Let’s all please stop questioning Jay Cutler‘s toughness. Ever since he didn’t play in the second half of the 2011 NFC Championship game against the Green Bay Packers, there’s been some moronic idiots that say he wussed out on his team. There is no doubt that the Chicago Bears signal caller is one of the toughest players in football, and you have to look no further than his battle with Type I Diabetes as an indicator of how much of a warrior this guy is on a weekly basis.
That being said, under absolutely no circumstances should Cutler play this upcoming Monday Night against the San Francisco 49ers. And quite frankly, he shouldn’t play until he’s good and ready. Asking Cutler to play this week is criminal (which by the way I do not think the Bears will do, I am just saying this more for the meathead fans that insist he play through this injury). He’s taken some brutal hits, but the latest one coming on a cheap shot by Houston Texans linebacker Tim Dobbins seemed to jar his head. At last count, Cutler has around six concussions in his career, and that number is frightening in itself. But more to the point, with all the research and frightening stories coming to light about how bad it gets for players that have suffered numerous concussions, it is time for Cutler and other “tough guys” to take the warnings more seriously.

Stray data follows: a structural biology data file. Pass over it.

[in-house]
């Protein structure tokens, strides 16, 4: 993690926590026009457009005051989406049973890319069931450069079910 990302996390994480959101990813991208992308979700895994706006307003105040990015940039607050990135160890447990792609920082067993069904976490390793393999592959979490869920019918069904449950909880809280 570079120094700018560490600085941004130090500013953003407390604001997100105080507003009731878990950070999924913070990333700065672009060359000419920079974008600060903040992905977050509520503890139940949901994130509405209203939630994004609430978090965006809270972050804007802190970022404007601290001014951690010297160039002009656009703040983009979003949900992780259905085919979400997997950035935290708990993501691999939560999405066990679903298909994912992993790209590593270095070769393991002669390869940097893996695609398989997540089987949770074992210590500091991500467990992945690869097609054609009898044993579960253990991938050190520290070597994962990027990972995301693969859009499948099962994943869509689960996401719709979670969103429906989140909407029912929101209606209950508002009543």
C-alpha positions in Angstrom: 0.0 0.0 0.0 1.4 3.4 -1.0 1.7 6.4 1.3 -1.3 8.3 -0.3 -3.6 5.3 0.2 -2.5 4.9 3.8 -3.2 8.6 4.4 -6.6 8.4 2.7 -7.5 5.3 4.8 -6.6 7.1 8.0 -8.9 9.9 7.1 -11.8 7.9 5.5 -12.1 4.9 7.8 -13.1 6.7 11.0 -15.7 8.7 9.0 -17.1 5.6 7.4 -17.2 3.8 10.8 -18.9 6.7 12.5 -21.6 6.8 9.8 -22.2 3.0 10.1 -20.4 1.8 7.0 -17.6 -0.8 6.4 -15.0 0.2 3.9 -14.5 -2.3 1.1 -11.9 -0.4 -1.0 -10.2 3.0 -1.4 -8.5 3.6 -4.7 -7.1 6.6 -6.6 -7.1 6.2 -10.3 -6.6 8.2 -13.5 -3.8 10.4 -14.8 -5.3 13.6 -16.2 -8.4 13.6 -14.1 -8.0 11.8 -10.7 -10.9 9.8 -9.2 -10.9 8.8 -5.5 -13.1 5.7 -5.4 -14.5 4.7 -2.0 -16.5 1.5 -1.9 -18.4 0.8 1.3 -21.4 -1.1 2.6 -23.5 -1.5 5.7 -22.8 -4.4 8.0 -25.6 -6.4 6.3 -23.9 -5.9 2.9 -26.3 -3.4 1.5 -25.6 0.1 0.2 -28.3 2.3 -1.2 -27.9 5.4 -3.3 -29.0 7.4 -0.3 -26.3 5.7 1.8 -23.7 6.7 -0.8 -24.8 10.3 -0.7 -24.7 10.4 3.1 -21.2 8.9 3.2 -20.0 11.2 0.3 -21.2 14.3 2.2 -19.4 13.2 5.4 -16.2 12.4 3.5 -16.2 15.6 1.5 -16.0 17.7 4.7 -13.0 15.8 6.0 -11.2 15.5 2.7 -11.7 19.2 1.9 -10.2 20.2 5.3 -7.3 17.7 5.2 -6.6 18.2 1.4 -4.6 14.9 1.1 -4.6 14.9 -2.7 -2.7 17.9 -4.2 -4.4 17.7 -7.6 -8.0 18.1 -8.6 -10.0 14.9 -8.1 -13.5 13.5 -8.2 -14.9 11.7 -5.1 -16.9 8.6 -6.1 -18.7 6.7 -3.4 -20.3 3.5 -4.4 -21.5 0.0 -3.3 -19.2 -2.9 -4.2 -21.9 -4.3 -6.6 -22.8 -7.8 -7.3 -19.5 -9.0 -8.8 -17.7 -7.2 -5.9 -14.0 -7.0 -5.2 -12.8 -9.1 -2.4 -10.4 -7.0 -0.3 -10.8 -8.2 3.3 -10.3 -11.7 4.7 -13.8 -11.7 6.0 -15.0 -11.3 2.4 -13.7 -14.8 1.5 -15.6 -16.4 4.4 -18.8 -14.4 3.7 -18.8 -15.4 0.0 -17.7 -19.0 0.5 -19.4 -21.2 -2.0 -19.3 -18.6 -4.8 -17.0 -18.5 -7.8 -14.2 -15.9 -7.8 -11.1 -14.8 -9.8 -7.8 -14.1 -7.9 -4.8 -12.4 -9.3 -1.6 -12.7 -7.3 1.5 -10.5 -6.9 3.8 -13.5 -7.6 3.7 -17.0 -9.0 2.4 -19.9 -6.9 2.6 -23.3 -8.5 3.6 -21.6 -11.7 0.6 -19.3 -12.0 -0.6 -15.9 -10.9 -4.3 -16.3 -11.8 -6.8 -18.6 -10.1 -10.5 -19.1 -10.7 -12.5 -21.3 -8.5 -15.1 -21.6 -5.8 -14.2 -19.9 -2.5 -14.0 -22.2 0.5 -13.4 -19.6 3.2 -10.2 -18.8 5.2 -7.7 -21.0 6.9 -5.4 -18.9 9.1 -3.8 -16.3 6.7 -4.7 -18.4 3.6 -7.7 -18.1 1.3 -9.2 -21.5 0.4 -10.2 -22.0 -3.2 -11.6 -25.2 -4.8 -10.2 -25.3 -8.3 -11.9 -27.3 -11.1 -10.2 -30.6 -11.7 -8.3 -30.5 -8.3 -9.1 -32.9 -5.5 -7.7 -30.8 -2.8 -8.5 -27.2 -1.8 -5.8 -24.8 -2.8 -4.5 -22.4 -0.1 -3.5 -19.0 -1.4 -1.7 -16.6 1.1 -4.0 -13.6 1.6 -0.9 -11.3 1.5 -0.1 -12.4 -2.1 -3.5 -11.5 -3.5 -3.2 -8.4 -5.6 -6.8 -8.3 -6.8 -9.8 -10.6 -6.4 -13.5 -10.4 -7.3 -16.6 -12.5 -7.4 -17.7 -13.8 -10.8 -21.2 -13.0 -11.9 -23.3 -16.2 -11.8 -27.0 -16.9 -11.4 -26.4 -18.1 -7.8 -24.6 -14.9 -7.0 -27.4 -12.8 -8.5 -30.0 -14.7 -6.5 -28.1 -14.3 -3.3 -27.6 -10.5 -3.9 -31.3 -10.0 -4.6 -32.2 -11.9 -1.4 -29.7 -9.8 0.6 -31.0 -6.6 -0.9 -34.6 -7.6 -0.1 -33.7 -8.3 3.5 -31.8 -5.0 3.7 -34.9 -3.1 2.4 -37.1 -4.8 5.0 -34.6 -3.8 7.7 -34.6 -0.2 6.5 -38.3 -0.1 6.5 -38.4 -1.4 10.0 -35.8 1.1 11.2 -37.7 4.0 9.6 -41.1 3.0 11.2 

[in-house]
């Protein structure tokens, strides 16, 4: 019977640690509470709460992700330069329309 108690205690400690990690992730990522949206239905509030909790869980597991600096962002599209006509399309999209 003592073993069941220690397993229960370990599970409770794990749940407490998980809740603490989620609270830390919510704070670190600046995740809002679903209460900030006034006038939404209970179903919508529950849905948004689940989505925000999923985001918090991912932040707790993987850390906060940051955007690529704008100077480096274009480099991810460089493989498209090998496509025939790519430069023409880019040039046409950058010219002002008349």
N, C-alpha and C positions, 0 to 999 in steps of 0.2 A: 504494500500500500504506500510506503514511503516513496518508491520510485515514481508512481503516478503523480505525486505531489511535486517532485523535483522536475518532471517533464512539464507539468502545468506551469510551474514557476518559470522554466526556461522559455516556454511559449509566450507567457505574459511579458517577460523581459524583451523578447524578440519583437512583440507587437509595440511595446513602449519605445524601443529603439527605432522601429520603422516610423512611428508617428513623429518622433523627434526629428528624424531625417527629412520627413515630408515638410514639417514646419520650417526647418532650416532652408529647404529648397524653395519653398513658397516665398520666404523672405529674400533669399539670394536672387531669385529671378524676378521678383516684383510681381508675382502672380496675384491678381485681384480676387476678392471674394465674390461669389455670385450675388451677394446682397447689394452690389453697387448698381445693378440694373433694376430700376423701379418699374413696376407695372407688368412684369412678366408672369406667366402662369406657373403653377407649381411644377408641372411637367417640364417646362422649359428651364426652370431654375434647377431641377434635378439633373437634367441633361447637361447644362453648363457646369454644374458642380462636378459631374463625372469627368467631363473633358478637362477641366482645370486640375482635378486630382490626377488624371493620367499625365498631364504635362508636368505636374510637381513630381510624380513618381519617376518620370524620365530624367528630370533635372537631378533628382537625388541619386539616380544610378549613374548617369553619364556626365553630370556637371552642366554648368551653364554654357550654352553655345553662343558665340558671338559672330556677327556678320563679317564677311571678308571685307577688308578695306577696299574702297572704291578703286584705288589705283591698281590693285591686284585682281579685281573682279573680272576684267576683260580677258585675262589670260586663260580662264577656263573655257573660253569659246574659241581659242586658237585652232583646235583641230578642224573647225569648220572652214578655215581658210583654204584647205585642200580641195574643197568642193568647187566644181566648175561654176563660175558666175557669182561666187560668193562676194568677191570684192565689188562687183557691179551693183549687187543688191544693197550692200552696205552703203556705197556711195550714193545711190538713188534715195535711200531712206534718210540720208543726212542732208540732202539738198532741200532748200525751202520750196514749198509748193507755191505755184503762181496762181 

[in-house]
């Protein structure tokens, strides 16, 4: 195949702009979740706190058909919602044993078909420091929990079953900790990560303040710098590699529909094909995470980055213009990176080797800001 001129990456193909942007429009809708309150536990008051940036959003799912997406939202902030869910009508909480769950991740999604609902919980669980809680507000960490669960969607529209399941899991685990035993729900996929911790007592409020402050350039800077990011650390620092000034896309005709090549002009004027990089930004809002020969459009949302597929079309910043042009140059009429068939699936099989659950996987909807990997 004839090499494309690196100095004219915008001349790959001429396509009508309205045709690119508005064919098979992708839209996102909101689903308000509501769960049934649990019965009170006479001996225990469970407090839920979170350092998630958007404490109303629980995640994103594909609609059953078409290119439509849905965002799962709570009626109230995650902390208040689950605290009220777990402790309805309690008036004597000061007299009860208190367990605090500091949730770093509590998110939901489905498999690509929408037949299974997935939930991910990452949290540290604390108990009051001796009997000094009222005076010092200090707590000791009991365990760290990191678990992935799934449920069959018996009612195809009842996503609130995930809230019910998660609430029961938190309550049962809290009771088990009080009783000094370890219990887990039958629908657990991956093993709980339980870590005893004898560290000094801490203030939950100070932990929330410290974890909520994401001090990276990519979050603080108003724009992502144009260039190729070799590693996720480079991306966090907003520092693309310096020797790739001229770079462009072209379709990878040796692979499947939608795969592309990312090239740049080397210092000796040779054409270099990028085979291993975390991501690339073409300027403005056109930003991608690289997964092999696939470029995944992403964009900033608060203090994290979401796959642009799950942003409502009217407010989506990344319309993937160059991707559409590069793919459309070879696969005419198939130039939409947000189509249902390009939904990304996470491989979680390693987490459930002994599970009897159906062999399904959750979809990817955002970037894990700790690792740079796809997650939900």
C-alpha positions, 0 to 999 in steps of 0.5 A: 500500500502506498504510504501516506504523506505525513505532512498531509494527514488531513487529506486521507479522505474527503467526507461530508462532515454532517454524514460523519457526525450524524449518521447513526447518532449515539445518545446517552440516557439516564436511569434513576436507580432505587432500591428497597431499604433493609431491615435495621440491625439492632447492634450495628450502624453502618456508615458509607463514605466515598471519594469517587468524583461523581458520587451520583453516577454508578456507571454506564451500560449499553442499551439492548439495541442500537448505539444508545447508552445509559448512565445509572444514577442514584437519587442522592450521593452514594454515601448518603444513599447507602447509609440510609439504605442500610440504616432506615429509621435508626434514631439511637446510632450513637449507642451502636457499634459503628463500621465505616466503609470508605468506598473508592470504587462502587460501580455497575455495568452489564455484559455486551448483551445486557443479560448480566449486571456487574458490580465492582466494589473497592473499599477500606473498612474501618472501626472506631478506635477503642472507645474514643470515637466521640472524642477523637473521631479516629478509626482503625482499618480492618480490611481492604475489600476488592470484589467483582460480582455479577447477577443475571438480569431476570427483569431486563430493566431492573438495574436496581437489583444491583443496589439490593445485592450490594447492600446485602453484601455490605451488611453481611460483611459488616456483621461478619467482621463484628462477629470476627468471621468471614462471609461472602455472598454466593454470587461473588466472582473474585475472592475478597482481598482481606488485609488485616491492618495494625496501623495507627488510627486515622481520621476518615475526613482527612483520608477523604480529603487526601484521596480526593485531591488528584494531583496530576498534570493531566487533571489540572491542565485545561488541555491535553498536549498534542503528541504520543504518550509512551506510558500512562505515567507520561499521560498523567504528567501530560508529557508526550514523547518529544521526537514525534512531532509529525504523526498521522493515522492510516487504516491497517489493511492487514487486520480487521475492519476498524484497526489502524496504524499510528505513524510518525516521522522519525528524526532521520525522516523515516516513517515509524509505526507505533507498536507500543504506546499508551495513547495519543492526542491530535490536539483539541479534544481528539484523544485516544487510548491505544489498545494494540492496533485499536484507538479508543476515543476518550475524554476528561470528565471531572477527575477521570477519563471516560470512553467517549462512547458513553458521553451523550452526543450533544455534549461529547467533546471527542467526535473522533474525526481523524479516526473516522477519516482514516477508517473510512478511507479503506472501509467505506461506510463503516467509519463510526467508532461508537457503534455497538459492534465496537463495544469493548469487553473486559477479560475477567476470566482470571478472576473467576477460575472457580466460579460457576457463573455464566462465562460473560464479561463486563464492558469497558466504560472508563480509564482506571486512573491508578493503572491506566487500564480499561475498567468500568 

While I take major issues with how NFL Commissioner Roger Goodell handles some of these violent hits (see here), at least the league is starting to have these guys privately evaluated before clearing them to play football. But when I hear a veteran coach like Mike Shanahan of the Washington Redskins call Robert Griffin III‘s concussion “mild”, it still makes me question how seriously these injuries are taken. As far as I am concerned, there is no such thing as a mild concussion. And here’s to hoping that Cutler and the Bears don’t feel the same way either.
That’s all for now. For more fun and games, follow me on Twitter @ChicagoBearJew.